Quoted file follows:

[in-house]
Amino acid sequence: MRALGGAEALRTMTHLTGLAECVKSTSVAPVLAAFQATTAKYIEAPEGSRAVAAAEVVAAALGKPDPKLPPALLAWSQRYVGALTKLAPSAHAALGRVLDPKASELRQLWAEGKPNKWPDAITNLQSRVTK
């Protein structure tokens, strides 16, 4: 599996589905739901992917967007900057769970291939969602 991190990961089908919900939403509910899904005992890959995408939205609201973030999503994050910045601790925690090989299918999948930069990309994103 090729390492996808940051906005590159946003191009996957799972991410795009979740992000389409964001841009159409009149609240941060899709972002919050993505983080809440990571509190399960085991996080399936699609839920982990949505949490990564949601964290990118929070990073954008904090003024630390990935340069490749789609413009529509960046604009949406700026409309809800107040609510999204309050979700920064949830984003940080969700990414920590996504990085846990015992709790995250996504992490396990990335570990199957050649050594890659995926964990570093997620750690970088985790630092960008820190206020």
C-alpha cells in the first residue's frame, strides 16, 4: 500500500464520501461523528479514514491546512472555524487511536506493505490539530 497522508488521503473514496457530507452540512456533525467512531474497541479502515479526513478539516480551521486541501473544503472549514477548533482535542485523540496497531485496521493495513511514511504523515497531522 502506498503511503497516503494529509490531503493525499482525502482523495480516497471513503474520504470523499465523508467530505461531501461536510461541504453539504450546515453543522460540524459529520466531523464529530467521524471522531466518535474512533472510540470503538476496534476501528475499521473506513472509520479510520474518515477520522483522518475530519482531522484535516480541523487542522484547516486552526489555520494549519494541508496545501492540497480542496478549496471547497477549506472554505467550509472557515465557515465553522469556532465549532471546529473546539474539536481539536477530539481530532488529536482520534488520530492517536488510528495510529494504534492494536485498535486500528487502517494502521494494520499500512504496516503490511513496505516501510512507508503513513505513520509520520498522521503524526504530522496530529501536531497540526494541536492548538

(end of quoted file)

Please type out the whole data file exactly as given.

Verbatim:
[in-house]
Amino acid sequence: MRALGGAEALRTMTHLTGLAECVKSTSVAPVLAAFQATTAKYIEAPEGSRAVAAAEVVAAALGKPDPKLPPALLAWSQRYVGALTKLAPSAHAALGRVLDPKASELRQLWAEGKPNKWPDAITNLQSRVTK
């Protein structure tokens, strides 16, 4: 599996589905739901992917967007900057769970291939969602 991190990961089908919900939403509910899904005992890959995408939205609201973030999503994050910045601790925690090989299918999948930069990309994103 090729390492996808940051906005590159946003191009996957799972991410795009979740992000389409964001841009159409009149609240941060899709972002919050993505983080809440990571509190399960085991996080399936699609839920982990949505949490990564949601964290990118929070990073954008904090003024630390990935340069490749789609413009529509960046604009949406700026409309809800107040609510999204309050979700920064949830984003940080969700990414920590996504990085846990015992709790995250996504992490396990990335570990199957050649050594890659995926964990570093997620750690970088985790630092960008820190206020």
C-alpha cells in the first residue's frame, strides 16, 4: 500500500464520501461523528479514514491546512472555524487511536506493505490539530 497522508488521503473514496457530507452540512456533525467512531474497541479502515479526513478539516480551521486541501473544503472549514477548533482535542485523540496497531485496521493495513511514511504523515497531522 502506498503511503497516503494529509490531503493525499482525502482523495480516497471513503474520504470523499465523508467530505461531501461536510461541504453539504450546515453543522460540524459529520466531523464529530467521524471522531466518535474512533472510540470503538476496534476501528475499521473506513472509520479510520474518515477520522483522518475530519482531522484535516480541523487542522484547516486552526489555520494549519494541508496545501492540497480542496478549496471547497477549506472554505467550509472557515465557515465553522469556532465549532471546529473546539474539536481539536477530539481530532488529536482520534488520530492517536488510528495510529494504534492494536485498535486500528487502517494502521494494520499500512504496516503490511513496505516501510512507508503513513505513520509520520498522521503524526504530522496530529501536531497540526494541536492548538